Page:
Image credit: Zoolander
So Hot Right Now
You may have heard of Blockchain technology - if you haven’t, you likely have heard of Bitcoin. You may only know enough to be confused by it or to have your curiosity piqued. In any case, you’re in the right place. Feel free to contact me in the comments below or through my social media accounts if you have any questions or if you spot an error.
Types of Networks
Let’s go over a bit of background first - trust me, it will help out later on. Networks fall roughly in three categories:
Figure 1 - Network Types (Image credit: Wikipedia)
It’s important to understand that we’re not only talking about computer networks, although they make up nearly the entirety of what I talk about in this article. This taxonomy of networks applies to all networks, such as social, commercial, and political. I’ll try to include non-computer network examples below.
Figure 1-A: Although not a good candidate for blockchain protocols, let’s understand what a centralized network is to provide some context for the other two network types. Centralized networks have two primary characteristics:
- They consist of a single node (single point of failure)
- This node is under the control of a single entity
- Many Internet services
- Websites (some)
- Bulletin Board Systems (BBS)
- File Servers
- Central Banks
- Autocracy (Single governing head with absolute power)
- Centralized Control
- Single component to maintain
- Vulnerable to
- Attack (DDoS, etc)
- Traffic Spikes
Figure 1-B: It is possible for blockchain protocols to support decentralized networks, at least in part (as validators), however this is not typical. Decentralized networks have two primary characteristics:
- They consist of multiple nodes
- Each node is under the control of the same entity
- Most Internet services
- Content Delivery Networks (CDN)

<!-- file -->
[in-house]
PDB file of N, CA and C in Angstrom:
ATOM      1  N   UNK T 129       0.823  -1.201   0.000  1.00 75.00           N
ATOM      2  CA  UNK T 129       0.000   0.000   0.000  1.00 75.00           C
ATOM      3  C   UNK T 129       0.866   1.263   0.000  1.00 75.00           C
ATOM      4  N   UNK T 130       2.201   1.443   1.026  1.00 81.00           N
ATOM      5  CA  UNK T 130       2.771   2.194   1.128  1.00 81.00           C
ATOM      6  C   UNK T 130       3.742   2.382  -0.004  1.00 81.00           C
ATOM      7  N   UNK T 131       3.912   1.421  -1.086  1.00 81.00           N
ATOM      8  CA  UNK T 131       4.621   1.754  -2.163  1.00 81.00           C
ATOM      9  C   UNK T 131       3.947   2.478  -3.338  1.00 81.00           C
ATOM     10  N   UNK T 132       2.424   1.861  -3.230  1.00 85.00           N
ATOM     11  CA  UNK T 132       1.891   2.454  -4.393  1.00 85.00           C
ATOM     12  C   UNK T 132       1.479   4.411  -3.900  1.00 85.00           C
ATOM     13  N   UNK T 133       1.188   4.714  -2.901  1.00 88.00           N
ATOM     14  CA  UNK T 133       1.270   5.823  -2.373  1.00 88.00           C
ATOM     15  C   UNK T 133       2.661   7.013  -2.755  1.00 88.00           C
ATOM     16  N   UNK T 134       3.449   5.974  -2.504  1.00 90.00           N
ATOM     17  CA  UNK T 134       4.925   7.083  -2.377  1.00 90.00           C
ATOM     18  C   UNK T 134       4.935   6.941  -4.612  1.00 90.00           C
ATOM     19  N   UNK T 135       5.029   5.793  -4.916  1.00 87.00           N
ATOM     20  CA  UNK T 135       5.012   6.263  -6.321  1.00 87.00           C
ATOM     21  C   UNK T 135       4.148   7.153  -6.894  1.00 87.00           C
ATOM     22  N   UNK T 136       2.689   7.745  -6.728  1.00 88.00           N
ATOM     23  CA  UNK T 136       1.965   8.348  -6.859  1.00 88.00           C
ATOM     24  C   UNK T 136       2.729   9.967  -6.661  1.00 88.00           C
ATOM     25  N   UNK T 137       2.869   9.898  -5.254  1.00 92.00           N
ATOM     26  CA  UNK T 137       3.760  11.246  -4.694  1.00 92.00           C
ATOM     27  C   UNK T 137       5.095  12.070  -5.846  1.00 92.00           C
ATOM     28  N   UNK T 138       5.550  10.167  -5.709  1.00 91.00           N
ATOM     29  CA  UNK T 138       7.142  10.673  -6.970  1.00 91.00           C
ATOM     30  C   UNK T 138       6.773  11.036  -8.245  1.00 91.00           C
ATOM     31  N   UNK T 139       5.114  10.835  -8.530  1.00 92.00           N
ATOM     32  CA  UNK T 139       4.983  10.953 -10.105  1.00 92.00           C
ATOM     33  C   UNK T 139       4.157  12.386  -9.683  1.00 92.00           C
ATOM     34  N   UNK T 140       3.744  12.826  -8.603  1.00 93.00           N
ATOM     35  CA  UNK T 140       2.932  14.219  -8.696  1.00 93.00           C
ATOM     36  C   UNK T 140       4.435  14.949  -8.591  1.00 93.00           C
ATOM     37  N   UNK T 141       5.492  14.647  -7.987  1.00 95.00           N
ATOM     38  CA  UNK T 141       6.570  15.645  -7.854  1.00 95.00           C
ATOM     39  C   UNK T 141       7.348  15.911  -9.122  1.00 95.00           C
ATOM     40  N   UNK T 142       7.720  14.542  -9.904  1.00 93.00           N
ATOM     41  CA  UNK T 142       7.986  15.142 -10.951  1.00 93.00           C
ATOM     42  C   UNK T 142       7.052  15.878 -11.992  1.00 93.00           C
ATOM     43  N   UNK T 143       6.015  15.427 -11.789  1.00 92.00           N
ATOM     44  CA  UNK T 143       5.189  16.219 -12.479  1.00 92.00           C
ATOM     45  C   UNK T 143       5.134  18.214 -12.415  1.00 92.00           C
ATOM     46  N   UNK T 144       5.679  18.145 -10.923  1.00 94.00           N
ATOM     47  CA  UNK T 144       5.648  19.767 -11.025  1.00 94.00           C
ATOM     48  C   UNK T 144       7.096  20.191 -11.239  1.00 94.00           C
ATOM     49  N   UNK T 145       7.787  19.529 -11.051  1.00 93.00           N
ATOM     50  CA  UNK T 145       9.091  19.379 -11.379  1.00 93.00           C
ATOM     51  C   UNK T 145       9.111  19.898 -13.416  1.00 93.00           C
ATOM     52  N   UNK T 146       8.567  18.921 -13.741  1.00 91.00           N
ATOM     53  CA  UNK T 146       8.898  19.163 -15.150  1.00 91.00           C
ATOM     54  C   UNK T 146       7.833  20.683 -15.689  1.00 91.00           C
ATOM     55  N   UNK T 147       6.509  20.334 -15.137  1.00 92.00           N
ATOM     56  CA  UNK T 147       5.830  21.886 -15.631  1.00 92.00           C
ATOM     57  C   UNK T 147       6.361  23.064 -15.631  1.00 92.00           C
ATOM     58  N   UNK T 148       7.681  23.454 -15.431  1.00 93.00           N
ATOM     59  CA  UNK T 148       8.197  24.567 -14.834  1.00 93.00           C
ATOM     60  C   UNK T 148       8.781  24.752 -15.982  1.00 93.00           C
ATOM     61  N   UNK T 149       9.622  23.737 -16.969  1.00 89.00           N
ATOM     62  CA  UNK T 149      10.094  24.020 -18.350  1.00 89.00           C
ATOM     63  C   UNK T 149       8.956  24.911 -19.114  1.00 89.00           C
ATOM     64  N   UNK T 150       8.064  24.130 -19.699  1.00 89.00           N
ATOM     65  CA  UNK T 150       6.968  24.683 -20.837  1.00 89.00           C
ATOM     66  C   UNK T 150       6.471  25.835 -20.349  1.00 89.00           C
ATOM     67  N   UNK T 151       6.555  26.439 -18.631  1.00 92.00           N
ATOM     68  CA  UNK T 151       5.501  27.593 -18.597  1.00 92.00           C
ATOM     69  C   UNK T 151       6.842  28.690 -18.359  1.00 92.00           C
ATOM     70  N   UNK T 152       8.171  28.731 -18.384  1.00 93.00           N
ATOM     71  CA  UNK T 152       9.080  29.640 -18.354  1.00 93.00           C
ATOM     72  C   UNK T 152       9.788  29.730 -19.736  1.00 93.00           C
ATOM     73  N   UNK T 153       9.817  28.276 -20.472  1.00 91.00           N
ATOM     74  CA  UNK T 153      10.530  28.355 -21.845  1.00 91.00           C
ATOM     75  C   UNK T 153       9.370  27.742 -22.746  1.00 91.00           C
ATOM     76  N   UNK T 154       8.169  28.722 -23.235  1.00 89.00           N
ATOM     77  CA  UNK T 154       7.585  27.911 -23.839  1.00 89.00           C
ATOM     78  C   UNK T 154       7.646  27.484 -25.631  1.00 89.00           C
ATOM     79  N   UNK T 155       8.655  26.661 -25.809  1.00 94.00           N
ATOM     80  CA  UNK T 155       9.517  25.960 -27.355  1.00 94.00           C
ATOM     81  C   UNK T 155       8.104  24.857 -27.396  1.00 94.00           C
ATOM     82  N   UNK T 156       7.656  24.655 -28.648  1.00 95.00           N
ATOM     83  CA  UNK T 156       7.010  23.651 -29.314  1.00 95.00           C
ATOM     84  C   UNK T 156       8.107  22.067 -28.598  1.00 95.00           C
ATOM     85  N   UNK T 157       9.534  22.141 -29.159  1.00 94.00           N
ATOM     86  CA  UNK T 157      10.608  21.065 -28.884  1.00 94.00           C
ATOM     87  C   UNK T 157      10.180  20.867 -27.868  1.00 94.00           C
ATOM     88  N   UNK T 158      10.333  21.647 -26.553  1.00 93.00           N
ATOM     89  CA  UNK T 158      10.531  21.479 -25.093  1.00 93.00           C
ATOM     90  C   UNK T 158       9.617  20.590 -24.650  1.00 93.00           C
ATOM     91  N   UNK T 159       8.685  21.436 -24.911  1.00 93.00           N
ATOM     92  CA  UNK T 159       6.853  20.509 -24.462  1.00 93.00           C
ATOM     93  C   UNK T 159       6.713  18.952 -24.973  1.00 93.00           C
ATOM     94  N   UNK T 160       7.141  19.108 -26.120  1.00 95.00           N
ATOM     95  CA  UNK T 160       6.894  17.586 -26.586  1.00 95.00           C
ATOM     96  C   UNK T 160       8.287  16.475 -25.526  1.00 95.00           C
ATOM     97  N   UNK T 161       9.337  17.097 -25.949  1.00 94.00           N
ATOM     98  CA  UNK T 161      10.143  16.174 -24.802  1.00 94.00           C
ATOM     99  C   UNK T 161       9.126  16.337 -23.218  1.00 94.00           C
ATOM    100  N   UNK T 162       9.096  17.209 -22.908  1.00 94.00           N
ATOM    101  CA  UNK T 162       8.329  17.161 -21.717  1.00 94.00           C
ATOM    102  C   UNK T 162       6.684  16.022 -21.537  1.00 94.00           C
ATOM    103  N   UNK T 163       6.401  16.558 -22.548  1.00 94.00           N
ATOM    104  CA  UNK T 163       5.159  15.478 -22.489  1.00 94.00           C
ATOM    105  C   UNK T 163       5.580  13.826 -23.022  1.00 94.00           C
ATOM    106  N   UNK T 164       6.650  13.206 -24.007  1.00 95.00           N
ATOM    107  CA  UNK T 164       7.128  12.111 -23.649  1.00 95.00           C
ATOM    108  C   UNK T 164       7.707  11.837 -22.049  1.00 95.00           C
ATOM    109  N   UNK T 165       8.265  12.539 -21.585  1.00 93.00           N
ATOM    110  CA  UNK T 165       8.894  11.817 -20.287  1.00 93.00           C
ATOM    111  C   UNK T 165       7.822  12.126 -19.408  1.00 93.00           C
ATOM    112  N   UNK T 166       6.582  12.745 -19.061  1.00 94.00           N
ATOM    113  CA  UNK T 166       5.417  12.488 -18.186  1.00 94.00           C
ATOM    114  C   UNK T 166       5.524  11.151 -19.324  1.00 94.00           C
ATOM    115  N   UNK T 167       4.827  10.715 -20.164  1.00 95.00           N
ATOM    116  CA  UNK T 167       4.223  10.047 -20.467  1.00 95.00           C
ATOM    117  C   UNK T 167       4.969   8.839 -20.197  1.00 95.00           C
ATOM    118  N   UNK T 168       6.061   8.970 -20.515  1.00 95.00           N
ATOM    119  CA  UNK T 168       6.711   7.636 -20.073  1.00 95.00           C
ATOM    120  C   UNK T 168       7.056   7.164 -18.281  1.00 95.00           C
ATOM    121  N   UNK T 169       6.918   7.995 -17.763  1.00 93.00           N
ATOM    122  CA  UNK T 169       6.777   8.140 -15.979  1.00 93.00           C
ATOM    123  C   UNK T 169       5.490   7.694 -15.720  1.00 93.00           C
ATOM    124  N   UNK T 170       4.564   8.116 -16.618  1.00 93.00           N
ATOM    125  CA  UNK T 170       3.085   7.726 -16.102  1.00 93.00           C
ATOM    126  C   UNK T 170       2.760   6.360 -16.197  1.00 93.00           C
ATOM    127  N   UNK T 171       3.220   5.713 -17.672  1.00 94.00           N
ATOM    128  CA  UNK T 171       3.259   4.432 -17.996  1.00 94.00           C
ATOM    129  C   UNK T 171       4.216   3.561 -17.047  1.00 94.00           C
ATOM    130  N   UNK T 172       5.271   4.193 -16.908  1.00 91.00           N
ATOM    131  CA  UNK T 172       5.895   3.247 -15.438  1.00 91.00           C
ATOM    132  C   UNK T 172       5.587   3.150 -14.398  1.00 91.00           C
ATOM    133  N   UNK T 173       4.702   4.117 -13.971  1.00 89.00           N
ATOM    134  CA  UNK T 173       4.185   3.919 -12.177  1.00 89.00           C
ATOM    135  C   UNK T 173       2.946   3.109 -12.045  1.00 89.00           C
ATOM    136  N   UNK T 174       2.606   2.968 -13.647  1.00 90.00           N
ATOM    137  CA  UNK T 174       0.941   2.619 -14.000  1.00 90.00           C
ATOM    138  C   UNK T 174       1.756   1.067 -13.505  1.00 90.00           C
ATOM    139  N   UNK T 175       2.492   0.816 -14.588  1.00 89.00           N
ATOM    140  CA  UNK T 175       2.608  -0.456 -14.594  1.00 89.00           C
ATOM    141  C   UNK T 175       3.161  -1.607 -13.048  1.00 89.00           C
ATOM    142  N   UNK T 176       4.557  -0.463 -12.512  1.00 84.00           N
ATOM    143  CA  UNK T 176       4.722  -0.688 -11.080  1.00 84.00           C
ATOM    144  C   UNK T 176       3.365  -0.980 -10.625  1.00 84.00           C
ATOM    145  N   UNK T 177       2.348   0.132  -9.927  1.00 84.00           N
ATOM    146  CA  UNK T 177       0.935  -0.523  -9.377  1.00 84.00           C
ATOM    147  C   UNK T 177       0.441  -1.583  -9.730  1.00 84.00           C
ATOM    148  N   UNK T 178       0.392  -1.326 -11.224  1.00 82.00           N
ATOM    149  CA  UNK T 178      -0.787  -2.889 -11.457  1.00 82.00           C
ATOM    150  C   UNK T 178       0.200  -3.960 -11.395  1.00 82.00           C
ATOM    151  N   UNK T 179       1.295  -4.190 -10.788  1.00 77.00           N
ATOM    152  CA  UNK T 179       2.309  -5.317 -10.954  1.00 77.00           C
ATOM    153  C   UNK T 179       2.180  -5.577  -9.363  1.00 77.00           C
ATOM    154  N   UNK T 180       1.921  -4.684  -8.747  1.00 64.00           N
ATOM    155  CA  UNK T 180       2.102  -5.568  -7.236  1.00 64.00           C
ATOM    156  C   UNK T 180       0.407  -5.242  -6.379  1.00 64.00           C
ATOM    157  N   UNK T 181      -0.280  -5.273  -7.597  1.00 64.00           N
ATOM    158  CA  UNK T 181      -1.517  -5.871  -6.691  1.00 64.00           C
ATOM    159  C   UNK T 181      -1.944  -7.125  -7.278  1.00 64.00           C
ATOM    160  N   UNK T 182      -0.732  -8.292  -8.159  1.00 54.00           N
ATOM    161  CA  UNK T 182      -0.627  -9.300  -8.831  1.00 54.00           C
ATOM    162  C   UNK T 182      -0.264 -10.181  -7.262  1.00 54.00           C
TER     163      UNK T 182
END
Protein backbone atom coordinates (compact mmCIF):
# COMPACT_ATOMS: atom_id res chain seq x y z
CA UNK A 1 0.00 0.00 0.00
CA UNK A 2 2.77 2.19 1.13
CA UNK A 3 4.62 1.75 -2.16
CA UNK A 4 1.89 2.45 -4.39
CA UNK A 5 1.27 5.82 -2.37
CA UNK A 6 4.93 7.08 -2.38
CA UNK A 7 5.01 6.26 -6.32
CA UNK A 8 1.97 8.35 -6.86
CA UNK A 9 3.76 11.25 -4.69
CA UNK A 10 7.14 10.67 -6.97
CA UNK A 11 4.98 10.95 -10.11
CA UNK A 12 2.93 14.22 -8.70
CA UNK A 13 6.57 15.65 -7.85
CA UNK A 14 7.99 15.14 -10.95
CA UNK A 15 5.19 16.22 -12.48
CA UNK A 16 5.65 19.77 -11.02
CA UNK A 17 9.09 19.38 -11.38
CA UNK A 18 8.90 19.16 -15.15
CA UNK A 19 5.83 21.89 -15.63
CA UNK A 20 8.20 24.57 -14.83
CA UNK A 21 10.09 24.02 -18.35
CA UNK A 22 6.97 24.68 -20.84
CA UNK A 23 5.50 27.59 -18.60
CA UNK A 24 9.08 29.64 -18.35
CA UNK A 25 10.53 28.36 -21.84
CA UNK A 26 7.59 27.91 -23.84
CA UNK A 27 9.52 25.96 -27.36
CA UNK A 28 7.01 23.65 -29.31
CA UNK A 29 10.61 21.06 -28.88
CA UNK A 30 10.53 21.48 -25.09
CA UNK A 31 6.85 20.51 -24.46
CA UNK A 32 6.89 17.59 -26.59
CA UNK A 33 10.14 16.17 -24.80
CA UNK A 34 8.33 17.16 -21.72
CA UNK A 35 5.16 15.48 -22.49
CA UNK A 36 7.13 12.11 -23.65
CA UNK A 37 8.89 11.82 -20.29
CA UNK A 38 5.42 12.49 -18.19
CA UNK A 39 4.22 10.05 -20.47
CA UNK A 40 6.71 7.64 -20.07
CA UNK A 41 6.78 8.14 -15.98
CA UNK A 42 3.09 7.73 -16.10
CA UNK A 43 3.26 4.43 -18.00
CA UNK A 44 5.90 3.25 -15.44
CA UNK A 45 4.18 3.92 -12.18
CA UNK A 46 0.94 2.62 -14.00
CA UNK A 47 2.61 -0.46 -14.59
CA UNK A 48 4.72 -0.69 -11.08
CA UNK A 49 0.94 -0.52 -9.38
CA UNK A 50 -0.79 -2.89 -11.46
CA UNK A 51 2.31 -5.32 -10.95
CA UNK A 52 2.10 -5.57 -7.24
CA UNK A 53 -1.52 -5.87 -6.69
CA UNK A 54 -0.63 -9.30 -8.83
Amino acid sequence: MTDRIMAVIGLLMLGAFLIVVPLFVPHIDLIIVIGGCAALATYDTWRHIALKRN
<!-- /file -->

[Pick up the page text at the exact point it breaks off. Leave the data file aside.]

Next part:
- Load Balancers
- Representative Government (eg Republic)
- Control of the network
- Overhead of
- Managing assets
- Managing distribution
Figure 1-C: Blockchains are considered a distributed ledger or distributed database. A blockchain protocol (wholly or in part) comprises a distributed network. Distributed networks have two primary characteristics:
- They consist of many discrete nodes
- Each node may be under the control of any arbitrary entity
- The Internet
- Democracy (consensus is determined by majority of individuals)
- Correspondence Chess??
- Very resistent to censorship
- Difficult to control
*Anarchy consists of individuals with complete individual sovereignty - governments unto themselves. In this way anarchy may be considered a completely distributed form of government.
How do you trust others in a trustless system?
This important and difficult question didn’t have a good answer for many years. Confidence and trust are mutually necessary for most systems, however they are very difficult to accomplish in a distributed network.
Consider an Analogy:
I’m borrowing this analogy from National Institute of Standards and Technology (NIST)’s John Kelsey’s 2016 Introduction to Blockchains
Correspondence Chess or Chess by Mail was a very popular pre-Internet method of multiplayer ‘online’ gaming. It’s played still, though its popularity has waned.
Alice and Eve want to play Correspondence Chess. Alice makes the first move:
- Eve replies
- Alice replies
Chess Board State
Correspondence Chess is an example of a distributed network, albeit with only two nodes. Each party has a copy of the board at home, and each has independent and total control of their own board. For the game to be playable, each has to agree on the state of the game.
If Eve attempts to cheat, will Alice know? How?
The game is composed of the following parts:
- The starting positions of the board (immutable)
- The sequence of messages (one for each move)
The state of the game at time
t is represented by every message, in order, up until time
t. In other words, If we agree on the history of moves, we agree on the present state of the game. That history is represented by what is called a distributed ledger.
I have been primarily using the word blockchain, however now that we understand what a distributed ledger represents, I will use that term as well. For the purposes of this article they are synonymous.
Just as the Correspondence Chess game allows mutually-distrusting players to agree on the state of the game, a distributed ledger allows mutually-distrusting users to agree on the state of the distributed system. That’s how a distributed ledger (such as blockchain) inspires confidence among untrusting and anonymous nodes.
Continue on to the meat of the series, Part 1: Blockchain Origin Story
Leave a comment
Your email address will not be published. Required fields are marked *